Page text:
Analyzing a Design
To see an example of the type of information you can glean from products like Feng-Gui, let’s take a look at the Apple home page. After all, if anyone gets this stuff right, it should be the amazing Apple design team. Here’s the page in its current sate:
Once we have a screenshot, we can upload the file to the Feng-Gui dashboard shown below. There are a few basic controls for adjusting the parameters and a tool to select certain portions of the image and designate them as unique “areas.” The shot below is all ready to go, we need only to hit the “Analyze” button.
Once you hit the Analyze button, Feng-Gui takes off and does its thing. In just a minute or two you have a few extremely helpful resources at your disposal. The first and certainly one of the most helpful is a good old heatmap. This makes it immediately apparent which portions of your design are catching the most attention.
One look at our sample project above and we can immediately draw some valuable conclusions. First of all, the headline announcing the iPhone 4S is definitely winning the attention battle. This makes perfect sense as we’ve all learned to instinctively gravitate towards large headlines as an important source of information.
Another major contender is an area on the right of the hero shot of the three iPhones. This holds a very valuable piece of insight. The area that is highlighted is not so much the iPhone itself but the picture on the phone: the face of a little girl. Always remember that faces are magic when it comes to grabbing the user’s attention. We simply can’t help it, when there’s a face on a page, our eyes are drawn right to it.
Notice how the hierarchy seems to be taking shape. We see that the majority of our attention is being directed toward the headline, this is then moved down a little to the hero product shot and is pulled down further by a colorful picture of an iPod Touch in the footer. This page really seems to be reading well from top to bottom.
We can see this same information in a different way by clicking on the Opacity tab. Here everything has been blacked out and faded back in according to the heatmap values. This view really gives you a perfect picture of what a user might absorb after a quick look at the page (which is typically all you get).
The Gaze Plot
As I’ve hinted at several times already, it’s not just important to know what the user sees but what order they see that information in. This helps you construct the page in a way that maximizes understanding and retention of important elements.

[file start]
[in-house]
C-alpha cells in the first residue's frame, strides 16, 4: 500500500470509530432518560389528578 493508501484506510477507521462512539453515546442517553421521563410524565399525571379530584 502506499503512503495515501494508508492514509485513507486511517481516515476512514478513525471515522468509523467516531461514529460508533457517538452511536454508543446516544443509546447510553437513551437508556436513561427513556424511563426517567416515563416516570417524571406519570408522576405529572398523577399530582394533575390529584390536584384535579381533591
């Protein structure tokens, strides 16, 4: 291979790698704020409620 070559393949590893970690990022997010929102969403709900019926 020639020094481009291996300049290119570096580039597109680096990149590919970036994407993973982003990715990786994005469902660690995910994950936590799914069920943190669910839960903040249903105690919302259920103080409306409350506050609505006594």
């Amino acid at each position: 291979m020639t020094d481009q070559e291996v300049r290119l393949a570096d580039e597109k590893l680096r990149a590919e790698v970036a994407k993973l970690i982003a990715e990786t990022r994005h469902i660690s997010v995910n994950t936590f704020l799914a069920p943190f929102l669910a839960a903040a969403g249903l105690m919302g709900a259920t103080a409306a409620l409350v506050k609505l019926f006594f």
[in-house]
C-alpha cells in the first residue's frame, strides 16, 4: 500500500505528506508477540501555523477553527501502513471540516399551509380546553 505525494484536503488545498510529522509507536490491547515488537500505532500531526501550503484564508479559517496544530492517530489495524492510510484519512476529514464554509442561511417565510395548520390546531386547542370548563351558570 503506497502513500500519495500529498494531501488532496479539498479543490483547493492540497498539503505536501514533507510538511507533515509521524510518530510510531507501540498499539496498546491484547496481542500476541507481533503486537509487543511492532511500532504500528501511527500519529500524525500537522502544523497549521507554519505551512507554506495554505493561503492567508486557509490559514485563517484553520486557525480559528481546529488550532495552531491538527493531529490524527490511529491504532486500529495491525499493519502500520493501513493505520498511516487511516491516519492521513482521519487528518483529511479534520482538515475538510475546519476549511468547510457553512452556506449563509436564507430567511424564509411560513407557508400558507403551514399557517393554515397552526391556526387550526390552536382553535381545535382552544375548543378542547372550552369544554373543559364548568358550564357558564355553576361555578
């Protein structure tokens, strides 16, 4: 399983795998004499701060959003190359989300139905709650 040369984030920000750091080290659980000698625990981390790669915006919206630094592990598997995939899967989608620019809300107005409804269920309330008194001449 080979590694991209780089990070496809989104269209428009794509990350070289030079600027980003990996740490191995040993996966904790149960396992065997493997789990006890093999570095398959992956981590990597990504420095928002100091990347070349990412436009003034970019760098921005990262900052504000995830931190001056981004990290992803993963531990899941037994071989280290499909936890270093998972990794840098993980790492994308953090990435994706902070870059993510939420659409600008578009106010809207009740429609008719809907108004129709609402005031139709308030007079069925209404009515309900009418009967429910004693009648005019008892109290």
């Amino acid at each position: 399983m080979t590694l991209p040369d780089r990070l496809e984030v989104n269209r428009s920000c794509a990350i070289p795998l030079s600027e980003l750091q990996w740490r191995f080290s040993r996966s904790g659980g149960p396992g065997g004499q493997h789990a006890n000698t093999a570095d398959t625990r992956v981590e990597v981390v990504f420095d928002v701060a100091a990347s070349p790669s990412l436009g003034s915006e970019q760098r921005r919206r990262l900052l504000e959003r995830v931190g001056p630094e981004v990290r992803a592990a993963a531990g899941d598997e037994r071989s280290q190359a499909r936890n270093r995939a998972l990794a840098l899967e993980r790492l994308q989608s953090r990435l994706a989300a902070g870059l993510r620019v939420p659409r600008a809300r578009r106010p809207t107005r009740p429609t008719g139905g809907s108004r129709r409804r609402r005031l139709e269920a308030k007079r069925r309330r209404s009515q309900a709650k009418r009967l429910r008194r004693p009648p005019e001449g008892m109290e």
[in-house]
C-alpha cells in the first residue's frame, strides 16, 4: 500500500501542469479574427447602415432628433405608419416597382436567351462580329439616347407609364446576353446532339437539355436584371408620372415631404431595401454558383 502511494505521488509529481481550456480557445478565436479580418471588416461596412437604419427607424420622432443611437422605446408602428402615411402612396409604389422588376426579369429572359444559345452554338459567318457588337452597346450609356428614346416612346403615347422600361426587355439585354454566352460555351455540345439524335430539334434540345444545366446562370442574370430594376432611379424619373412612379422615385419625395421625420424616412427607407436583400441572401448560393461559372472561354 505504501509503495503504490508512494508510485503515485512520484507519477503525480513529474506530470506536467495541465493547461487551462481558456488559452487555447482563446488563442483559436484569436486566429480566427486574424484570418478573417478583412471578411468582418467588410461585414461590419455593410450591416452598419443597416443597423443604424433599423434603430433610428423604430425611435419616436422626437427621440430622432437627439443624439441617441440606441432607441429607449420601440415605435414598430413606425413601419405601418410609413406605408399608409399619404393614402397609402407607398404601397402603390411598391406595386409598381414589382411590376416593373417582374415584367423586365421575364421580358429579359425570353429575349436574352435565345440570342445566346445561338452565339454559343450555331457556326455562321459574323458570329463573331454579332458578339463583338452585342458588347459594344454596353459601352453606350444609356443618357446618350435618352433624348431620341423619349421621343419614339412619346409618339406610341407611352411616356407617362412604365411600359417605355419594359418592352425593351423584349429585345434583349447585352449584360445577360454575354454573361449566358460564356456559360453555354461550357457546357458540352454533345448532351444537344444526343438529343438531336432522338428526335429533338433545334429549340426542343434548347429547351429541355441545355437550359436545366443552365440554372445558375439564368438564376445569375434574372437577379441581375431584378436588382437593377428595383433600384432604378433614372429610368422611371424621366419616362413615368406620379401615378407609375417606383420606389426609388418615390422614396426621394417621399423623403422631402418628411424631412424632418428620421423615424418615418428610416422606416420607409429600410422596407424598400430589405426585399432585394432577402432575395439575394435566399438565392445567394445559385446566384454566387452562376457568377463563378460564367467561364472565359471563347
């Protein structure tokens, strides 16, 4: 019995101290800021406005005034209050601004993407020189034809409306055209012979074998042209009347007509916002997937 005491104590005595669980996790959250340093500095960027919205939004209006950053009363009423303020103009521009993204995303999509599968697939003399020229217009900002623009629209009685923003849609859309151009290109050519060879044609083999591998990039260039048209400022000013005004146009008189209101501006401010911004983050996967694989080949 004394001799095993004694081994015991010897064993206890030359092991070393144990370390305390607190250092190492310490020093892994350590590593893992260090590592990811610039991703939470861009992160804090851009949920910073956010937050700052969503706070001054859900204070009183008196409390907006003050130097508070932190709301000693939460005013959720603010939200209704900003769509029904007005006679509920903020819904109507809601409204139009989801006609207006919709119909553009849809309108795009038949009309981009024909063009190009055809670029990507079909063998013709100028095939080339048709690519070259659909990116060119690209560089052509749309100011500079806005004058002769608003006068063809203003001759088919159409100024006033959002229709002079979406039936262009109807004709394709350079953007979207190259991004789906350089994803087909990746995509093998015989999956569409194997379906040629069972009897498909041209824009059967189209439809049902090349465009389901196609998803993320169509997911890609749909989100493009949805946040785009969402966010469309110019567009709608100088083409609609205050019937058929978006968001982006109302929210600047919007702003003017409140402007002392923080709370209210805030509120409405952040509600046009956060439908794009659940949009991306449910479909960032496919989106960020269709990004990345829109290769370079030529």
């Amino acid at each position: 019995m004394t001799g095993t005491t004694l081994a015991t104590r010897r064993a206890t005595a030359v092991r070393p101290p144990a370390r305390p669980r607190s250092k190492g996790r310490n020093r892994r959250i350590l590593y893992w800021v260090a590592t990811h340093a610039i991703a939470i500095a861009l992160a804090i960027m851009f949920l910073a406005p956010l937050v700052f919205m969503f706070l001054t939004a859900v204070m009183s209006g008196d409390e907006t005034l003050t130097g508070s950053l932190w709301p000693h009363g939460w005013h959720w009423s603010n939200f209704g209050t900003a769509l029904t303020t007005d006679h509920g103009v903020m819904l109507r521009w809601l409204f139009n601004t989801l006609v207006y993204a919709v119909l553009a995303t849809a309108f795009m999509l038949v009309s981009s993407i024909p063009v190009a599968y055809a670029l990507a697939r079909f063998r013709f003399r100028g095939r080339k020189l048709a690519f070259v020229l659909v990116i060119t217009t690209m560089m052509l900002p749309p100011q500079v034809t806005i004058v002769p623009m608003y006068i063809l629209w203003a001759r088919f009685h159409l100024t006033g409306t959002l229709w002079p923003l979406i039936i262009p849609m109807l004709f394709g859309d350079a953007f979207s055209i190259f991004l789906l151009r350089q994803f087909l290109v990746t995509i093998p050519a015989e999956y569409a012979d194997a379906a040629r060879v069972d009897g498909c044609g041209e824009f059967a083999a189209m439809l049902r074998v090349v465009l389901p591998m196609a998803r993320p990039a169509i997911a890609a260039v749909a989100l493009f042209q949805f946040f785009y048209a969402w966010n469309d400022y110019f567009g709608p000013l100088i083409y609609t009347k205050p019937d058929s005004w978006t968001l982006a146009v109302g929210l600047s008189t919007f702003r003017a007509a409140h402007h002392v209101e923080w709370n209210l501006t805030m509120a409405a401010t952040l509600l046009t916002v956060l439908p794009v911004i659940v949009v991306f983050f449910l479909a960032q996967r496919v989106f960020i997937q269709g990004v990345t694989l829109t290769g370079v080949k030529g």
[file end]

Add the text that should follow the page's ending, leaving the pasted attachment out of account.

Feng-Gui provides for this need in the form of a Gaze Plot. This shows the software’s best guess at how a user might read the page. The result looks fairly crazy, which is good, because our eye movements do tend to be quite sporadic when reading a page.
It’s important to note that your natural inclination is to read a page in a “z” pattern: left to right, top to bottom. However, as designers we can break this natural inclination. Notice how in the example above, the first focus point is at the top right of the page. There is definitely a noticeable back and forth pattern though as your eyes try to revert to what’s natural. According to Feng-Gui, each point of focus on this image lasts “for around 200 ms during the reading of linguistic text, and 350 ms during the viewing of a scene.” So even though it may seem like all this eye activity would take a while, in reality it happens in the span of a few seconds!
Thinking about these results we can once again tell that the Apple page is fairing pretty well. We start with the headline, jump to the product heroes, look down at the footer, and then begin to read the finer print on the page. This is a perfectly logical progression, which indicates that Feng-Gui is performing pretty solidly.
Does This Really Help?
To many designers, this is all going to seem like a pointless exercise. After years of being a professional designer, many of us could’ve reached similar conclusions on our own. However, I urge you not to discount the value of products like this one.
For starters, not all designers are built to think like this. Working eye-tracking simulators into your standard workflow will help you remember to critically analyze a design to see if it’s meeting your goals. Further, even if you have the theory down, it’s really nice to see an objective viewpoint. Software will never be as good as a focus group of fifty users, but it is definitely a nice alternative for those short on time and money.
Finally, regardless of whether or not you need a tool to help you see what a user sees, you can bet that your client isn’t as highly trained (otherwise, why would they need you?). This makes heatmaps, gaze plots and the like incredibly useful tools for building client reports that justify your design decisions. Armed with these you’ll look infinitely more professional in a presentation! You could even bundle such a report as an optional premium add-on to help boost your profits.
To sum up, page layout is much more involved than merely arranging the elements in a way that looks pretty. It’s about willfully structuring a message and user experience that meets a set of established goals. Too often designers stick elements in wherever they seem to fit with zero thought as to how it might disrupt the flow of information on the page.
Tools like Feng-Gui are a huge help in your quest to learn to structure your designs in a logical and effective way. Have you tried some other similar service? How does it compare? Let us know in the comments!